The Tribune Democrat, Johnstown, PA

Local News

September 16, 2012

Still no answers in pond dispute

— A Stoystown couple whose pond was drained by contractors working at the Flight 93 National Memorial still have not received compensation for the damage to their property.

“Unfortunately nothing has changed,” George Lasure said. “We’re still at the same position.”

The incident, which occurred sometime last year, killed all aquatic life in the pond – and more importantly to the family – ruined the spot they revered for its memories of their deceased daughter.

Brianna Lynn Lasure, a teacher, was 29 when she was killed in a car accident on Nov. 27, 2008. She was on her way home to celebrate Thanksgiving with her family.

Her father said the pond was very special.

“This was a pond I fished with my daughter,” he said. “They stole my memories.”

The pond is on property Lasure owns in Shade Township about a mile and a half from the memorial’s entrance.

According to a witness, trucks, later identified as those working at the memorial, ignored no-trespassing signs when they came onto Lasure’s land.

They allegedly took the water without permission, mixed it with seed mulch in a process known as hydroseeding and spread it on memorial grounds.

By the 10th anniversary of the 9/11 tragedy, the lands around the Flight 93 Memorial were lush and beautiful, but Lasure’s pond was dead.

 Biologists told the owner the pond had been drained “so low, the water heated up and it killed all the fish in there.” They estimated it would cost between $10,000 and $15,000 to restore the pond to its former healthy condition. That could take up to five years.

Although the parties involved do not deny wrongdoing, each denies responsibility.

“It’s really a private matter between the subcontractor and the landowner,” Lindy Allen, a National Park Service spokeswoman, said last month.

The work was being done by Wallace & Pancher Construction Inc. of Hermitage, Mercer County, and Kinsley Construction of York.

For its part, a representative for Kinsley said the matter rested with Wallace & Pancher.

“(It) does not involve a dispute with us, but rather one between Mr. and Mrs. Lasure and the landscape contractor, Arrow Wallace Pancher,” the company said through its attorney.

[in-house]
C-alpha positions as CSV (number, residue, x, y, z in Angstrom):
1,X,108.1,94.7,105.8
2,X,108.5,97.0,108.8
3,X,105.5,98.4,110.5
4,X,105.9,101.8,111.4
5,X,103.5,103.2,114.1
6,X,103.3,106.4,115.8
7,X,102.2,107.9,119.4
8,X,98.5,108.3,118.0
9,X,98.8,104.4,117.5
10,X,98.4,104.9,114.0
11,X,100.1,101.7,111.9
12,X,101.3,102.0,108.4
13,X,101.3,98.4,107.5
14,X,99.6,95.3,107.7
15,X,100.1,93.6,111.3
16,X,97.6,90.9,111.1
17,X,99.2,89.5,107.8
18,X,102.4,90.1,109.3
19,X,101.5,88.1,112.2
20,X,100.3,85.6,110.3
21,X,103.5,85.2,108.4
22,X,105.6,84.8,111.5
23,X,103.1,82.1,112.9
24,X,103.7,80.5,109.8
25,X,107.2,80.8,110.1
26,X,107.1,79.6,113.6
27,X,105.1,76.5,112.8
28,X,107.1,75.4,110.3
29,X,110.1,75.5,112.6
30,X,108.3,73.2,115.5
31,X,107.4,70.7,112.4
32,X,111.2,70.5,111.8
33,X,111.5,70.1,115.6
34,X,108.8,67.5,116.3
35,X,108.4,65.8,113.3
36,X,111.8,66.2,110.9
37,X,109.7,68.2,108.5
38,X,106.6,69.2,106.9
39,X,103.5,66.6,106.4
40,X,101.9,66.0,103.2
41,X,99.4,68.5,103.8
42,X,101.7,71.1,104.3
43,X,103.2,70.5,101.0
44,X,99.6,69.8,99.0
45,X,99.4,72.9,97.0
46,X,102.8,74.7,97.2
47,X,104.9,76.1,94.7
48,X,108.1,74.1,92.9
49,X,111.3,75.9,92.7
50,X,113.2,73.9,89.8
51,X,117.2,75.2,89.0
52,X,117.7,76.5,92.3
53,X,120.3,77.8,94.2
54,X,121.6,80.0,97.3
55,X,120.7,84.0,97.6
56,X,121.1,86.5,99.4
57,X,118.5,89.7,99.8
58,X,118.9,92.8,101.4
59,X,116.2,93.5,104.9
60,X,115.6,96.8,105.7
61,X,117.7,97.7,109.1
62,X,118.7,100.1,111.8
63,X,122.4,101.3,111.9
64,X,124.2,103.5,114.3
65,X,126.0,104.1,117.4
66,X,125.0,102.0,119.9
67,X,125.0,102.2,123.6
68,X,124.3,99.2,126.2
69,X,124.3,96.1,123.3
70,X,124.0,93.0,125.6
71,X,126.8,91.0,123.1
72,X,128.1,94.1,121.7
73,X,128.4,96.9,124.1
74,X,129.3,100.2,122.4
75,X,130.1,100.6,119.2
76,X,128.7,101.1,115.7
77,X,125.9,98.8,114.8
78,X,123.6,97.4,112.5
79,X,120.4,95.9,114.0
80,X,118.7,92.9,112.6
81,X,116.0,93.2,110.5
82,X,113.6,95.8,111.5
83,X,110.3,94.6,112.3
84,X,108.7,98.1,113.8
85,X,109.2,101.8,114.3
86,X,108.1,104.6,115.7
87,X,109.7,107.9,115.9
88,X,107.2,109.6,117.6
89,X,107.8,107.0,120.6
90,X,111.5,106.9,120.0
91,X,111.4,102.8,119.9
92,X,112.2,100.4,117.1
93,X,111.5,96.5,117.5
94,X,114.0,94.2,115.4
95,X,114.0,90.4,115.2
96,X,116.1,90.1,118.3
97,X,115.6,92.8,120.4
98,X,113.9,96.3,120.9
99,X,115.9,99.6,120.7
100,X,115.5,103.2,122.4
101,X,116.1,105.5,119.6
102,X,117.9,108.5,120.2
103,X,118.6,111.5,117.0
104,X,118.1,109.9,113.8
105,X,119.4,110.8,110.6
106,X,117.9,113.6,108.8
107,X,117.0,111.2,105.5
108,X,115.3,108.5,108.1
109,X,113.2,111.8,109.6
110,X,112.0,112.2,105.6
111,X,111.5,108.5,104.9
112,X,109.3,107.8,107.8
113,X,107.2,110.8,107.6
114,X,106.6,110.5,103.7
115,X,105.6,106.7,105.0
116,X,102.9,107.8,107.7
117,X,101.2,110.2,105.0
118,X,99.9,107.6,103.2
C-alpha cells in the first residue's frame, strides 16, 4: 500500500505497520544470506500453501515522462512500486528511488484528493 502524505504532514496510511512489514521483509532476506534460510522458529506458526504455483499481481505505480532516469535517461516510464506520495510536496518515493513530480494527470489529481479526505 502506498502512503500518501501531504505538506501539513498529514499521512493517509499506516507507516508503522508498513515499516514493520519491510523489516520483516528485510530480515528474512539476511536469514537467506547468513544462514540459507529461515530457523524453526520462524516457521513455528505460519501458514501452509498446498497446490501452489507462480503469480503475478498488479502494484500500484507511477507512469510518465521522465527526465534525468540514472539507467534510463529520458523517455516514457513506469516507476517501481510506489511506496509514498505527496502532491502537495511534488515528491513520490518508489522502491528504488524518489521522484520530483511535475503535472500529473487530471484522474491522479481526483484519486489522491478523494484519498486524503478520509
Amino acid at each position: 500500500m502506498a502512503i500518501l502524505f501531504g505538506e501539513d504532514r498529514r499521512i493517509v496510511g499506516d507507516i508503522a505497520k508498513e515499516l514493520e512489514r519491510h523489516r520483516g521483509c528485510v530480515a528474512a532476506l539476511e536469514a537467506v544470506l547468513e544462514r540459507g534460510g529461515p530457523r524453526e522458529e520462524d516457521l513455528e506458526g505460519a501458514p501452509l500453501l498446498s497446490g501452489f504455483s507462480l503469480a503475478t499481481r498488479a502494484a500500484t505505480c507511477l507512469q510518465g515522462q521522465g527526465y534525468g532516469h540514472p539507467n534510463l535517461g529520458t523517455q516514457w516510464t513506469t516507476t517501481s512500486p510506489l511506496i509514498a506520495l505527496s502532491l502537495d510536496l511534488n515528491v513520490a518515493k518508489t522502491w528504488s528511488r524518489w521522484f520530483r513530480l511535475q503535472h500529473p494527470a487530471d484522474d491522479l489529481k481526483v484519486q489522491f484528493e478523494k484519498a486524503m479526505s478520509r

Wallace & Pancher has not responded to requests for comment.

Lasure, who, with his wife, Eileen, have an attorney working on the case, said the costs continue to pile up.

“I have no idea how much we have spent on this,” he said. “It is getting ridiculous. I think the companies know this and they are just hoping we let it go because we can’t afford it anymore.

“It seems that if a person doesn’t have the financial means, you can’t get justice. That is more appalling to me than anything.”

But the Lasures are not about to let the matter drop.

“It’s never been about the money,” George Lasure said. “I’m in no way, shape or form trying to profit from the death of my daughter. It’s about right or wrong.

“What would happen if I went on National Park land and pumped water out of their pond?”

Friends of the family have created a Facebook page to raise awareness of the situation. More than 200 people signed a petition on the site calling for justice for the family.

“(We are) overwhelmed by how people all over the country find this violation appalling and outright wrong,” Eileen Lasure said.

Local politicians have pledged their help.

“Our office is working with county and federal officials to ensure that Mr. Lasure is rightfully compensated and that this never happens again, to any property owner,” said Matt Mazonkey, chief of staff for U.S. Rep. Mark Critz, D-Johnstown.

“We’re going to work hard to right this wrong.”

George Lasure just can’t understand.

“If I did damage and it was wrong and I admitted that, I would do whatever was necessary to fix it. Why in the world would they not right the wrong?”

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